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Archive for the ‘critical care ccu’ Category

An elderly man  with past H/o CAD  was admitted with ischemic LVF and hypotension .Blood pressure was  90/60 mmhg  and pulse rate was 140 . Urine urine output  in the immediate past hour was 50 ml . Saturation was 95 % .He had fairly extensive  crackles in both lung fields.

A bed side echo showed  moderate LV dysfunction , with wall motion defect in LCX territory and  mild  MR .A dignosis of post  MI -ischemic LVF was made .

He  was  put on intensive anti failure protocol. I asked my  fellow to administer IV NTG  and left the ward .

On my next visit after few hours  . . . the patient was in much bad shape  , and when I enquired , I learnt  NTG was never administered . I was curious to know why the fellow  dis- obeyed my instruction .

He felt sorry  .  .  . But he earnestly told me  , he  could not comprehend the principle of administering NTG in a  patient  with shock ! . I was happy  to  note his  genuine concern  for   the patient  !  But  . . . I had to take a brief  lecture to convince the importance of NTG in some forms of shock !

What is the cause for hypotension in ischemic LVF ?

Lungs are flooded due to  very high LVEDP . Blood  not only struggles to  enter the LV  but also finds difficult to   leave the LV ,  former due to defective relaxation later due to poor pumping.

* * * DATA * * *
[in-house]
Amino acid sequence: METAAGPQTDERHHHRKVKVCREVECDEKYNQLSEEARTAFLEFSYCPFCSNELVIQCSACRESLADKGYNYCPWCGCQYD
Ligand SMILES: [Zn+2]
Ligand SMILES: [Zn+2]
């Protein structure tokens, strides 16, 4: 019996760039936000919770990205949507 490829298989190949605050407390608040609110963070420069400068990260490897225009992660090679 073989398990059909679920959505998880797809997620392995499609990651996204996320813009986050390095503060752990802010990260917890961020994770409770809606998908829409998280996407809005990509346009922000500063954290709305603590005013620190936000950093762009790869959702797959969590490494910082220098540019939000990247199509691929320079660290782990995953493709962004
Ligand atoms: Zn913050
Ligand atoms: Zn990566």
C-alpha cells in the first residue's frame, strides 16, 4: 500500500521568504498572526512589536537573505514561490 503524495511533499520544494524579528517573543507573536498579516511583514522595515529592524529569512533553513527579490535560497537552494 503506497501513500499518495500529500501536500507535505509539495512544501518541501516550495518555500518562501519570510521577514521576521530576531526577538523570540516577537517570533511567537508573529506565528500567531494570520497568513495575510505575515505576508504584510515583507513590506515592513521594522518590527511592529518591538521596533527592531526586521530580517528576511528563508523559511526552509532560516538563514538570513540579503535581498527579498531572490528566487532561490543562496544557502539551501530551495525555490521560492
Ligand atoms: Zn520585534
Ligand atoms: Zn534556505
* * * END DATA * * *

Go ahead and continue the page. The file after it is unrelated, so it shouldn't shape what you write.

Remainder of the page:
The extremely high pre-load actually stuns the left ventricle in diastole . (Primarily diastolic stunning  )  . Here is a hemodynamic paradox . Excess pre-load  occurs in  terms of pressure , but  in terms of volume there is miniscule amount  blood  that  traverses LV  .

This is pre-load mismatch  at play .Empty ventricles with high wall stress  and that is reflected in aortic afterword as well .

We have to some how reduce the  very high levels of LVEDP . IV NTG can  dramatically  reduce the pre load  ( and reduce the LVEDP .) The other major  benefit is ,  NTG   can reduce the MVO2 by improving sub endocardium coronary perfusion and de-stress the heart.

Once  LVEDP  is  lowered  , the ventricle will tend to recover and gain at least some  original elasticity ( Frank starling forces) . Of course it will be defective due to ongoing ischemia . Even slight fall of LVEDP (say from 25 to 18 mmhg  can have  significant benefits as the LV function curve labors on the steep shoulder region !) .

This is one situation where NTG can increase the blood pressure once the hemodynamics is favorably altered.